In the apparatus and method of the present invention, the foregoing principal objects are achieved by the use of a novel configuration for a respiratory gas monitoring circuit which is especially designed to isolate from the ventilation stream the gases expired by a newborn infant. Advantageously, this permits the gases expired by the infant to be very accurately monitored and analyzed for the purpose of developing data which can be used to determine the infant's metabolic rate, cardiovascular function and other important clinical data. The apparatus and method of the invention also include state of the art electronic processing capability for very quickly determining the needed data and for outputting it in a format which is convenient and readily available for use by doctors, nurses, technicians or others who need to evaluate and use the data. In addition, the present invention also incorporates a unique method and apparatus for removing water vapor from the expired gas stream.
FIG. 1 is a perspective view of the apparatus and method of the present invention which generally illustrates the manner in which the apparatus may be used to monitor the respiratory gases in the case of a newborn infant requiring mechanical ventilation.
FIG. 2 is a simplified schematic diagram which generally illustrates a respiratory gas monitoring circuit which is used to isolate expired gas from the ventilation stream.
FIG. 3 is a schematic diagram which illustrates in greater detail the apparatus and method used to monitor and analyze the content of respiratory gases.
FIG. 4 is a vertical cross-sectional view of one of the components of the apparatus of FIG. 3 which is used to remove water vapor from the gas sample before it is tested for concentrations of carbon dioxide or oxygen.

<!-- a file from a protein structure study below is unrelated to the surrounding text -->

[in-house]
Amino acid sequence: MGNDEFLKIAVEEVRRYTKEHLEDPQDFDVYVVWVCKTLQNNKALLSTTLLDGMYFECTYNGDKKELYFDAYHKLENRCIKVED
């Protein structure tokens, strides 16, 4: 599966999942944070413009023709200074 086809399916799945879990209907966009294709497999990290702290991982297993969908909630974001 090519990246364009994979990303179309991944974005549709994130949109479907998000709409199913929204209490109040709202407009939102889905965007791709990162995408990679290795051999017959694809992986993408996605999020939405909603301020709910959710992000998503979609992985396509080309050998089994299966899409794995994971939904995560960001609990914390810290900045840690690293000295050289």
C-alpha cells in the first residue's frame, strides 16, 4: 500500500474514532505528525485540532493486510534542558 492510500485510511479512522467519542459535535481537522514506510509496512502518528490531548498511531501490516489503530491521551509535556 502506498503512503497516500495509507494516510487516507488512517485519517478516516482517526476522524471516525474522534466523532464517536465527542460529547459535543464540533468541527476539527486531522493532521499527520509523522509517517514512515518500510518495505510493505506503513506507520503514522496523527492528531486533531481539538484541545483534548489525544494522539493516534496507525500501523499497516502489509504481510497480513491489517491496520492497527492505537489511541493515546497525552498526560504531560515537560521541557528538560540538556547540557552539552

FIG. 5 is a horizontal cross-sectional view of the component shown in FIG. 4.
Reference is next made to a more detailed description of the presently preferred embodiment of the apparatus and method of the present invention with reference to the drawings, in which like parts are designated with like numerals throughout.
FIG. 1 is a perspective view which generally illustrates the manner in which the apparatus of the present invention would be used in the case of a newborn infant requiring mechanical ventilation. A conventional ventilator is illustrated at 18 and includes a ventilation tube 12 through which an oxygen enriched gas is provided to the infant. A "T" connector 11 is attached to the ventilation tube 12 and provides a connection to a short length of tubing 13 which leads to a small, two-way valve 14. The valve 14 in turn is attached to an endotracheal tube 19 which is inserted through the mouth of the infant into the trachea.
The two-way valve 14 permits the infant to inspire the oxygen enriched gas from the ventilation stream provided through tube 12. When the infant expires respiratory gas, the valve 14 closes at its inlet so that the expired gas is then forced through tube 28 which is connected to an electronically controlled metabolic gas monitor 16. Valve 14 may be any suitable type of two-way valve, such as a model no. 2300 valve manufactured by Hans Rudolph, Inc. of Kansas City, Mo. The size of valve may vary depending upon the size of the infant.